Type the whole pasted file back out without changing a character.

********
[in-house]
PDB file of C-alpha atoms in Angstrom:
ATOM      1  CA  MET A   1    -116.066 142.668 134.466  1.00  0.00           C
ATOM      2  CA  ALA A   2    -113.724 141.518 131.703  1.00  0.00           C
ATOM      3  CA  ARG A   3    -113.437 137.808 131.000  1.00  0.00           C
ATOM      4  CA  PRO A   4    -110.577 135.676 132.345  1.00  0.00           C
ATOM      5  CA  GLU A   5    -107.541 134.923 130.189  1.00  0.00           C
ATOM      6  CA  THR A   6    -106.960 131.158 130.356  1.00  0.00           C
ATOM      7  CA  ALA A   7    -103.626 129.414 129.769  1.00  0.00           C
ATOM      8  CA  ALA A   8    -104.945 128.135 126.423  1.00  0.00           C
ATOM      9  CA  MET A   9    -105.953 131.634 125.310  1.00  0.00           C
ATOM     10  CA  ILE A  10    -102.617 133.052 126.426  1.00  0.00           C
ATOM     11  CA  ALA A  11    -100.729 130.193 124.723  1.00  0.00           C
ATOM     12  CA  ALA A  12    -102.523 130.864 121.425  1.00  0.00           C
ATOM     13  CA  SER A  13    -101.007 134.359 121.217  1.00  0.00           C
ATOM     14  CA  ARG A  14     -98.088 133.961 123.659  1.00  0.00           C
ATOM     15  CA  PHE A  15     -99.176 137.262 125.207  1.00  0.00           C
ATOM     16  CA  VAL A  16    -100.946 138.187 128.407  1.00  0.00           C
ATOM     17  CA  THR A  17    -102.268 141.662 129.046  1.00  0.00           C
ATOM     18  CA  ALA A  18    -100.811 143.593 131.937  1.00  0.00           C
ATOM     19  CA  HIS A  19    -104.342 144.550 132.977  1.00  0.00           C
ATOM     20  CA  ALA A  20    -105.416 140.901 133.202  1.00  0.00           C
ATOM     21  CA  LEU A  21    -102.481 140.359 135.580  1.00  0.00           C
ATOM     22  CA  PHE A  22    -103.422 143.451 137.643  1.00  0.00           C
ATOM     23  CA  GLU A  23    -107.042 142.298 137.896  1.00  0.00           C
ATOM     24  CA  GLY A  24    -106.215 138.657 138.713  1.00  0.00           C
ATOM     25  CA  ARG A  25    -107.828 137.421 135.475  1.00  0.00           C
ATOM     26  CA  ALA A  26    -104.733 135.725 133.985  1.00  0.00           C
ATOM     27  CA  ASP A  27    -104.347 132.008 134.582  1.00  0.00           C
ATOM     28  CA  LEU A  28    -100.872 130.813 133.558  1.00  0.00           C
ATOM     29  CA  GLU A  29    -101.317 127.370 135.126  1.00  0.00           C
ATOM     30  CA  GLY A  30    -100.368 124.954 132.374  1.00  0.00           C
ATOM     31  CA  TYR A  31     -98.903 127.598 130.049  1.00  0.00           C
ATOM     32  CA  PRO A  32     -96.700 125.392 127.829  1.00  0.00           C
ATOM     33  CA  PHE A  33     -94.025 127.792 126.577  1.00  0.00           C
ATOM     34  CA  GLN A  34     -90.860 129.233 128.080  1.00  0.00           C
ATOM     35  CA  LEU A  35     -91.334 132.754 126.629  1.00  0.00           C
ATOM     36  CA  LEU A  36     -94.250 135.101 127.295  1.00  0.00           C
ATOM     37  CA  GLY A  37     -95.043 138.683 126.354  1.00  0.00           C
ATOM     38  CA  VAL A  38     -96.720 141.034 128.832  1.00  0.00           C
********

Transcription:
[in-house]
PDB file of C-alpha atoms in Angstrom:
ATOM      1  CA  MET A   1    -116.066 142.668 134.466  1.00  0.00           C
ATOM      2  CA  ALA A   2    -113.724 141.518 131.703  1.00  0.00           C
ATOM      3  CA  ARG A   3    -113.437 137.808 131.000  1.00  0.00           C
ATOM      4  CA  PRO A   4    -110.577 135.676 132.345  1.00  0.00           C
ATOM      5  CA  GLU A   5    -107.541 134.923 130.189  1.00  0.00           C
ATOM      6  CA  THR A   6    -106.960 131.158 130.356  1.00  0.00           C
ATOM      7  CA  ALA A   7    -103.626 129.414 129.769  1.00  0.00           C
ATOM      8  CA  ALA A   8    -104.945 128.135 126.423  1.00  0.00           C
ATOM      9  CA  MET A   9    -105.953 131.634 125.310  1.00  0.00           C
ATOM     10  CA  ILE A  10    -102.617 133.052 126.426  1.00  0.00           C
ATOM     11  CA  ALA A  11    -100.729 130.193 124.723  1.00  0.00           C
ATOM     12  CA  ALA A  12    -102.523 130.864 121.425  1.00  0.00           C
ATOM     13  CA  SER A  13    -101.007 134.359 121.217  1.00  0.00           C
ATOM     14  CA  ARG A  14     -98.088 133.961 123.659  1.00  0.00           C
ATOM     15  CA  PHE A  15     -99.176 137.262 125.207  1.00  0.00           C
ATOM     16  CA  VAL A  16    -100.946 138.187 128.407  1.00  0.00           C
ATOM     17  CA  THR A  17    -102.268 141.662 129.046  1.00  0.00           C
ATOM     18  CA  ALA A  18    -100.811 143.593 131.937  1.00  0.00           C
ATOM     19  CA  HIS A  19    -104.342 144.550 132.977  1.00  0.00           C
ATOM     20  CA  ALA A  20    -105.416 140.901 133.202  1.00  0.00           C
ATOM     21  CA  LEU A  21    -102.481 140.359 135.580  1.00  0.00           C
ATOM     22  CA  PHE A  22    -103.422 143.451 137.643  1.00  0.00           C
ATOM     23  CA  GLU A  23    -107.042 142.298 137.896  1.00  0.00           C
ATOM     24  CA  GLY A  24    -106.215 138.657 138.713  1.00  0.00           C
ATOM     25  CA  ARG A  25    -107.828 137.421 135.475  1.00  0.00           C
ATOM     26  CA  ALA A  26    -104.733 135.725 133.985  1.00  0.00           C
ATOM     27  CA  ASP A  27    -104.347 132.008 134.582  1.00  0.00           C
ATOM     28  CA  LEU A  28    -100.872 130.813 133.558  1.00  0.00           C
ATOM     29  CA  GLU A  29    -101.317 127.370 135.126  1.00  0.00           C
ATOM     30  CA  GLY A  30    -100.368 124.954 132.374  1.00  0.00           C
ATOM     31  CA  TYR A  31     -98.903 127.598 130.049  1.00  0.00           C
ATOM     32  CA  PRO A  32     -96.700 125.392 127.829  1.00  0.00           C
ATOM     33  CA  PHE A  33     -94.025 127.792 126.577  1.00  0.00           C
ATOM     34  CA  GLN A  34     -90.860 129.233 128.080  1.00  0.00           C
ATOM     35  CA  LEU A  35     -91.334 132.754 126.629  1.00  0.00           C
ATOM     36  CA  LEU A  36     -94.250 135.101 127.295  1.00  0.00           C
ATOM     37  CA  GLY A  37     -95.043 138.683 126.354  1.00  0.00           C
ATOM     38  CA  VAL A  38     -96.720 141.034 128.832  1.00  0.00           C